This is likely something you already knew but there’s new research to compound our understanding.

Children Late On Shots Are At Risk For Whooping Cough

Recent pediatric research found that when it comes to whooping cough, children who were late on getting their shots are more prone to infection. In fact the more doses of the DTaP shot that a child misses, the more likely it is that they could be diagnosed with whooping cough.

A JAMA Pediatrics study published online in September 2013 evaluated children between 3 months to 36 months of age. During the first three years of life children are recommended to have 4 doses of the DTaP (Diphtheria, Tetanus, and Pertussis) shot starting at 2 months of age. In the JAMA matched case-control study children who were late on 3 doses of DTaP were 18 times as likely be diagnosed with whooping cough compared to children who were up to date on their shots. Children unvaccinated (missing 4 doses of DTaP) were 28 times more likely to be diagnosed with whooping cough when compared with fully vaccinated children.

The takeaway reminder? When you start a series of immunizations for your children, make sure you complete all shots in the series. Most experts believe children aren’t fully protected from whooping cough until they’ve received 4 doses of DTaP (at 15 months of age if on-schedule).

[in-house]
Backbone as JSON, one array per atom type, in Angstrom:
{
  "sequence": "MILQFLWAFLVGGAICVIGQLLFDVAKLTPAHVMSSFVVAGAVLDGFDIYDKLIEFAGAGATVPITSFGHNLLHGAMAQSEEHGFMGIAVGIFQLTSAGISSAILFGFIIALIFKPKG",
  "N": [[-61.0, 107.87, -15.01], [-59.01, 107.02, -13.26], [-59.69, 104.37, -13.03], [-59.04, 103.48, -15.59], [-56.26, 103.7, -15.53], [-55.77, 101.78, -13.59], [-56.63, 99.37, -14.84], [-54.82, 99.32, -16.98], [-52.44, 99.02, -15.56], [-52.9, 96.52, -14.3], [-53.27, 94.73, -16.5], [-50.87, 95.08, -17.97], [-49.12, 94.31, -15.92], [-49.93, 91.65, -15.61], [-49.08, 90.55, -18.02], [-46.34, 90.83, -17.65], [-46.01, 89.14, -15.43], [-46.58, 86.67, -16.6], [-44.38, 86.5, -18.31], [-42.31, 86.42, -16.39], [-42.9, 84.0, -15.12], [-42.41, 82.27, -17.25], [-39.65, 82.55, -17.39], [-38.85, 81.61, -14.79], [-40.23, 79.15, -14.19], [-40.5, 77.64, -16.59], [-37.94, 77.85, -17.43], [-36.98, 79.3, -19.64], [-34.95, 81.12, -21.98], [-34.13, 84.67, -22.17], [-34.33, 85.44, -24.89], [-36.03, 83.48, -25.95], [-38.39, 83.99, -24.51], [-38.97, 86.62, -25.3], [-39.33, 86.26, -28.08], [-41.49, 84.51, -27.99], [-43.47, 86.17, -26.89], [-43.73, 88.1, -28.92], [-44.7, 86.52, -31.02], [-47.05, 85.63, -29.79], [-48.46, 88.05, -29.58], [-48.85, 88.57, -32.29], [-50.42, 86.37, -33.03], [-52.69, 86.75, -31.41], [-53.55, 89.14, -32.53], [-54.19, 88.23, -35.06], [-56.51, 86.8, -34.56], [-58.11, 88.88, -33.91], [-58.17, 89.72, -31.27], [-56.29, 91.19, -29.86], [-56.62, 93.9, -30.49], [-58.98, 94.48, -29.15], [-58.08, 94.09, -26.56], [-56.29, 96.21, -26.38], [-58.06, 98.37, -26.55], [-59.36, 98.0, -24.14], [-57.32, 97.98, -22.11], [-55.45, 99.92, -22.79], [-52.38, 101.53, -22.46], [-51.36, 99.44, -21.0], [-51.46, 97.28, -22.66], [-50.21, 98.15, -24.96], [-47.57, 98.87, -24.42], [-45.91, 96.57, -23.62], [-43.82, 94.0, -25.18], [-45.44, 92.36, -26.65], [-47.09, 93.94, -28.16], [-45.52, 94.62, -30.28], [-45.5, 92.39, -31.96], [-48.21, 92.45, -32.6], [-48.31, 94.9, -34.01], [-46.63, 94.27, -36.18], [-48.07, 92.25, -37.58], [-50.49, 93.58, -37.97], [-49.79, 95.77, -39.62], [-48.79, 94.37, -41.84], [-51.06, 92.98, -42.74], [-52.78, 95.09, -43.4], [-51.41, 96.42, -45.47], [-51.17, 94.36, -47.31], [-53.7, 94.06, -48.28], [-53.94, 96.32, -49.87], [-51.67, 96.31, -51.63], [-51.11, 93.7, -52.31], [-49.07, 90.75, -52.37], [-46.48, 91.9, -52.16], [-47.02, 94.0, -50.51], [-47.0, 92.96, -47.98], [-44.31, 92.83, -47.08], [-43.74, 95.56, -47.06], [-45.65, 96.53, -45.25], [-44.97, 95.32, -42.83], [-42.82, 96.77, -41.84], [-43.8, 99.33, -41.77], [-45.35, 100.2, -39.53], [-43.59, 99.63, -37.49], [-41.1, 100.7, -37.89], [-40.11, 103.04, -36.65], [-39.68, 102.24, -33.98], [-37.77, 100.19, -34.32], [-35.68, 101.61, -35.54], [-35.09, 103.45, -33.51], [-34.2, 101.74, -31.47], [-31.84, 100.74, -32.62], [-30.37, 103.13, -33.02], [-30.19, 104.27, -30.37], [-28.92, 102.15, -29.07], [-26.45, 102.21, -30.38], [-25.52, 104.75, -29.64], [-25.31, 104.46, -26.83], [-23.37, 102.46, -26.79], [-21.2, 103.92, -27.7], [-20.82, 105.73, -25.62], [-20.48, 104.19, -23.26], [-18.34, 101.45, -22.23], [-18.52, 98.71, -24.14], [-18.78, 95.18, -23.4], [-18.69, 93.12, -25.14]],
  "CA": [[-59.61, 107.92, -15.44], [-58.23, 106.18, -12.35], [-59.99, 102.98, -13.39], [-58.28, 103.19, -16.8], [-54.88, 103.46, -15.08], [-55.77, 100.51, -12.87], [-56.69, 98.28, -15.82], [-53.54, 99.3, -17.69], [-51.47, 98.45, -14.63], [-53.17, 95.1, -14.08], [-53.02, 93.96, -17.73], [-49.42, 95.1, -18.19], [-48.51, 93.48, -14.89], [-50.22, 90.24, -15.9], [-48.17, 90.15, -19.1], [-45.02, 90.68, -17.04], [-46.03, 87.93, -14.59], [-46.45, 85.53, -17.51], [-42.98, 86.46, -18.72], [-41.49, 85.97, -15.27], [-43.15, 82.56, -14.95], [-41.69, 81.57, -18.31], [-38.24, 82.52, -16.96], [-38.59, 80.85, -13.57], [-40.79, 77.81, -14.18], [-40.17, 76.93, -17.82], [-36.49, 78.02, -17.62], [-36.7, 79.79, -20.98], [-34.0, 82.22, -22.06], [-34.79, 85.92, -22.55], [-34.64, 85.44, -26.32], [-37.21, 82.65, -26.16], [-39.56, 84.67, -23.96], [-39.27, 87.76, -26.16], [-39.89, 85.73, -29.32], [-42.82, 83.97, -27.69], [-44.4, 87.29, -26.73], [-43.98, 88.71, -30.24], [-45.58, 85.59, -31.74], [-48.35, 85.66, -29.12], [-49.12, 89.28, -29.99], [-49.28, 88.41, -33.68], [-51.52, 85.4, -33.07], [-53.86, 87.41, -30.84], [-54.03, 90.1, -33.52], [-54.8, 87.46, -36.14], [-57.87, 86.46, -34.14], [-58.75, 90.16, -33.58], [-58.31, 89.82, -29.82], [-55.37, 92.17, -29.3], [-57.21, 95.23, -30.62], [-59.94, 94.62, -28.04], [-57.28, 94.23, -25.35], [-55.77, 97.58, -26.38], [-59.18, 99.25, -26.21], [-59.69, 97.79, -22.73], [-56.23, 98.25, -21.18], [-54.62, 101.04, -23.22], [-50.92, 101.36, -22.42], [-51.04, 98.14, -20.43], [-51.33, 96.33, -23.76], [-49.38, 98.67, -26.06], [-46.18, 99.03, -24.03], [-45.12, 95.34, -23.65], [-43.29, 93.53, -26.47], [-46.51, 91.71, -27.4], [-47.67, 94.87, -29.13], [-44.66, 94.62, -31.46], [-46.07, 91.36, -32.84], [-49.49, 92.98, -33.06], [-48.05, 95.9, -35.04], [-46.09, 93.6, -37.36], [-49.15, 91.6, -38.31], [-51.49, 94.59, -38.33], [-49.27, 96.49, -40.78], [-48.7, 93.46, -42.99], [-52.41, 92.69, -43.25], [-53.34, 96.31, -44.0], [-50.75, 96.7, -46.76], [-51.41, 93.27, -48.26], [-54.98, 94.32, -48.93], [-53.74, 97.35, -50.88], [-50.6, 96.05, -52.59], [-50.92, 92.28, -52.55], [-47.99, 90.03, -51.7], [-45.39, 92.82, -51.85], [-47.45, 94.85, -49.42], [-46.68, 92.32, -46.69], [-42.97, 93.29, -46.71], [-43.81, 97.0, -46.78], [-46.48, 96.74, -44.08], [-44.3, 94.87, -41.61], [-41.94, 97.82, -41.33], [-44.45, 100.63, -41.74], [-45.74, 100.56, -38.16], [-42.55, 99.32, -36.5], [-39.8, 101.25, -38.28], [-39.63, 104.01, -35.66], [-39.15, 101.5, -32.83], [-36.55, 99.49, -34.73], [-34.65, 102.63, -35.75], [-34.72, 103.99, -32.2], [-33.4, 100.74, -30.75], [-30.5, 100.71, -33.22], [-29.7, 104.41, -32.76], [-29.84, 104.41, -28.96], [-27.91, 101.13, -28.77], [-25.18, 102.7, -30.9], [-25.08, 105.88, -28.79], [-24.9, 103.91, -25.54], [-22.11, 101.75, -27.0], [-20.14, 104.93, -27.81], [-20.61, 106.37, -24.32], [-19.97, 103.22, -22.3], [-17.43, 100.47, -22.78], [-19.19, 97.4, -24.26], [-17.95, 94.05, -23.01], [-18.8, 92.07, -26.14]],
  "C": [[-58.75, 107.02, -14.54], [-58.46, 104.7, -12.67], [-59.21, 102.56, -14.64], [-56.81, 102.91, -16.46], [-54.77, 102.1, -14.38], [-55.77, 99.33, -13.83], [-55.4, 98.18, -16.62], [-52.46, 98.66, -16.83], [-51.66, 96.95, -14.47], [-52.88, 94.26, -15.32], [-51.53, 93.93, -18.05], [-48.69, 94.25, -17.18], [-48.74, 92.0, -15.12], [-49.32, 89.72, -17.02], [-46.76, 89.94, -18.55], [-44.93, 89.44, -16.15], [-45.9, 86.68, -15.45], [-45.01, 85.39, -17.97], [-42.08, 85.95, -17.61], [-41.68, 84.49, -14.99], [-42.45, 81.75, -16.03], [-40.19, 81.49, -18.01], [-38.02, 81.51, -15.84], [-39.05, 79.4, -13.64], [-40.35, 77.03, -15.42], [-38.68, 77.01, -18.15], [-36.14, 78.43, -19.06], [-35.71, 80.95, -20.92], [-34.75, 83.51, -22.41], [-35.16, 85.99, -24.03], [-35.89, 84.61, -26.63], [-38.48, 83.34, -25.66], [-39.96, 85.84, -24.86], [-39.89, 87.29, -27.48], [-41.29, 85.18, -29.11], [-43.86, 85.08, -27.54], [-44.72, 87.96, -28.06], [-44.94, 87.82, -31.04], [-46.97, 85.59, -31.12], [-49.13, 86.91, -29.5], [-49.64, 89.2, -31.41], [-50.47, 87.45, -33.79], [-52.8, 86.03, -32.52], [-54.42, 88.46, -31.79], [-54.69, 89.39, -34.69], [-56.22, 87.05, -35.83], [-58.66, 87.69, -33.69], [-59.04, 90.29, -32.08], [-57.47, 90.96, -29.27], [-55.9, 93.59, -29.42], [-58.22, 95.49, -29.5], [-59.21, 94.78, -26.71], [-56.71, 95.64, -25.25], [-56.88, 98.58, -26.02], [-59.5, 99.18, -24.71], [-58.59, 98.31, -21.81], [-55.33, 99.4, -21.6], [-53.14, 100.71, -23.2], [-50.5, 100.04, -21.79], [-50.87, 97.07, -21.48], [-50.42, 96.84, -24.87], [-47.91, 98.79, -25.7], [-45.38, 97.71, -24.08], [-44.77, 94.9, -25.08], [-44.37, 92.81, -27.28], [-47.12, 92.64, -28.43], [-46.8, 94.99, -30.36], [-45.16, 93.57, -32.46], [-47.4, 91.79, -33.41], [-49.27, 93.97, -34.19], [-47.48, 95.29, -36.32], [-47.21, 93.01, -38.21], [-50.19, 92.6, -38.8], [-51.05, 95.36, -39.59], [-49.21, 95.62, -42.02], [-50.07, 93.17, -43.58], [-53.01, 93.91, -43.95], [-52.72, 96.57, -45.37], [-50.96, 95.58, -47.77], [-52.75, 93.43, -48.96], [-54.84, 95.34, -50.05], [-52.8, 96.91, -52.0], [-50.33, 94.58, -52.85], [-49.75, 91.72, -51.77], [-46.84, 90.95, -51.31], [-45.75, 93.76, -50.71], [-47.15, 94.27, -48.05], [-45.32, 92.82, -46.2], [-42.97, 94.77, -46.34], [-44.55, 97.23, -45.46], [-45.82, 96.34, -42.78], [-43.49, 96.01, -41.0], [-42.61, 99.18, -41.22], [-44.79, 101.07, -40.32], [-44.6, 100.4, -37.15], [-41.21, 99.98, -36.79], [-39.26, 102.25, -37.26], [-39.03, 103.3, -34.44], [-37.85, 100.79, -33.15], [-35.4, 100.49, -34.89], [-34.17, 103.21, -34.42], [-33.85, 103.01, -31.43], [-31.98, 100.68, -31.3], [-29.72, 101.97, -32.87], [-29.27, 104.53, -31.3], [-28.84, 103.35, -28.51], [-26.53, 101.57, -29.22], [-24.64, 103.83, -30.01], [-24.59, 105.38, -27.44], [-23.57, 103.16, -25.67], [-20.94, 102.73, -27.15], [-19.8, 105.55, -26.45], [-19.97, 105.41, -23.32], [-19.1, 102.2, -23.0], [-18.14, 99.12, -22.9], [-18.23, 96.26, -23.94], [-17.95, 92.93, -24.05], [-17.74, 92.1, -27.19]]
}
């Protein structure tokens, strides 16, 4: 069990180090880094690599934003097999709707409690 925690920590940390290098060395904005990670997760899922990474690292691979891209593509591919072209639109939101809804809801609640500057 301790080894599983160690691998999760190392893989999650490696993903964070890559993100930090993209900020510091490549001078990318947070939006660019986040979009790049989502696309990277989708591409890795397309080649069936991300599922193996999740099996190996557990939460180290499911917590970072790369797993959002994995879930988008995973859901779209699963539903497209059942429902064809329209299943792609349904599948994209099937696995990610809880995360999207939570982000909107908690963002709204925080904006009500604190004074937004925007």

We have to finish what we start — another reason to get in on-time for well-care visits during the first few years of a your child’s life. And as a final note, the value of well-child care extends well past immunization.

Easy Ways To Prepare Your Family For An Emergency

In the past I’ve hated preparing for emergencies. It made me nervous and like most people I procrastinated because I hated playing out a potential tragedy in my head. However it’s easy to say:

I am really happy I made an emergency kit about 3 years ago. I really don’t regret the time or money I spent getting it done. I do think I’m less anxious now.

September is Emergency Preparedness Month so hopefully in the nick of time we can all make preparing our family a priority. Before you read on know that pacing yourself and setting a goal for completing a full preparation can be set months out. Make a goal perhaps that by the end of 2013 you’ll have a communication plan, a 3-day emergency kit prepared, and have met with or talked with a neighbor or two about how you can work together in the event of an earthquake, tornado, other weather-related emergencies, fire, or safety threat that cuts you off from others’ help. Experts recommend you have enough supplies, first aid kits, medications, water, and some battery backup to last you for at least 3 days. If you’ve already purchased and/or assembled a kit, don’t forget to refresh it. I realized just this week that the water in our emergency kits had somehow leaked and/or partially evaporated. Time to replace it. Water does expire so instructions for “making” safe water from the Centers for Disease Control help. Read full post »

Texting And Driving Again